UK-based healthcare group Bupa is reportedly preparing to move its European health insurance business to Dublin as it prepares for Brexit, more than a decade after the group quit the Irish health coverage market.
Channel 4 News has reported that the Bupa plan comes as the group deals with the prospect of not being allowed to write European Union contracts from the UK after the Brexit.
Efforts by The Irish Times on Tuesday evening to secure comment from Bupa were unsuccessful.
Established in 1947 as the British United Provident Association, Bupa's operates in a number of countries globally, including major health insurance operations in Spain and Poland.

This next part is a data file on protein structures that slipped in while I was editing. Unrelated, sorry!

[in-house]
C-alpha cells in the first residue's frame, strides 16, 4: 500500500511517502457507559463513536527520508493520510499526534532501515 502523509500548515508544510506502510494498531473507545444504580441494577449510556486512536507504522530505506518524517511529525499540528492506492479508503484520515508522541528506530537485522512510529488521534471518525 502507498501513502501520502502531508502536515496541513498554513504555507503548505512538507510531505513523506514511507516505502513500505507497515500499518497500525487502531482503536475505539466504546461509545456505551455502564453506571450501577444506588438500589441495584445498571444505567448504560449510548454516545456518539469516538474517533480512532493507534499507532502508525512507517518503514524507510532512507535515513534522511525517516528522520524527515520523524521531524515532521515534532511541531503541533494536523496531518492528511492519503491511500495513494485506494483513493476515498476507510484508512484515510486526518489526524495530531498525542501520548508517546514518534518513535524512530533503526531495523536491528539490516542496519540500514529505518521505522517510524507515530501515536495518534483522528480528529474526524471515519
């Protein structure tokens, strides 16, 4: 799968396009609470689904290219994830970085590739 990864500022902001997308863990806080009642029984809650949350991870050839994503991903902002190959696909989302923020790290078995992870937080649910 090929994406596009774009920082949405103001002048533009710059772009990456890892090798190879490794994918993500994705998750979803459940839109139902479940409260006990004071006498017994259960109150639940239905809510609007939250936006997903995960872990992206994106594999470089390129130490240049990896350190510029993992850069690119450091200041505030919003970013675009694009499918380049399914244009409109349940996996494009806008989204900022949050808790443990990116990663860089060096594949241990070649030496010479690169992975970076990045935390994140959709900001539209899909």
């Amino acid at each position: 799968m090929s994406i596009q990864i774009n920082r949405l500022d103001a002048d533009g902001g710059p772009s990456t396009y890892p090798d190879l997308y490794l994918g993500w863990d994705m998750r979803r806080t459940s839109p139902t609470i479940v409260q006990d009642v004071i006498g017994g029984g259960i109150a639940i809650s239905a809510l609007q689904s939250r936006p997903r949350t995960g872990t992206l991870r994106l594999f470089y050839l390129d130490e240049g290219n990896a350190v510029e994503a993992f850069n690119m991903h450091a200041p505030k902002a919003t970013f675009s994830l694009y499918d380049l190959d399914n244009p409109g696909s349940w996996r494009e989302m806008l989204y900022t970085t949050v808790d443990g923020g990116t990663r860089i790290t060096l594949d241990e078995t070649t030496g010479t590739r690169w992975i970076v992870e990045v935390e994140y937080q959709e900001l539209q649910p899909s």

The company entered the Irish private medical insurance market in 1997, ending Vhi's monopoly, before announcing in 2006 that it was quitting the sector in the Republic, blaming a scheme known as risk equalisation, which compelled the company to pay compensation to Vhi, which had a greater proportion of older, more costly customers.
The Quinn Group bought Bupa Ireland the following year and the business was subject to a management buyout in 2012 and renamed Laya. It was acquired by insurance giant AIG in 2015.
A number of insurers, from XL Insurance, Beazley and Hiscox, have outlined plans to establish EU hubs in Ireland to retain access to the single market as a result of Brexit.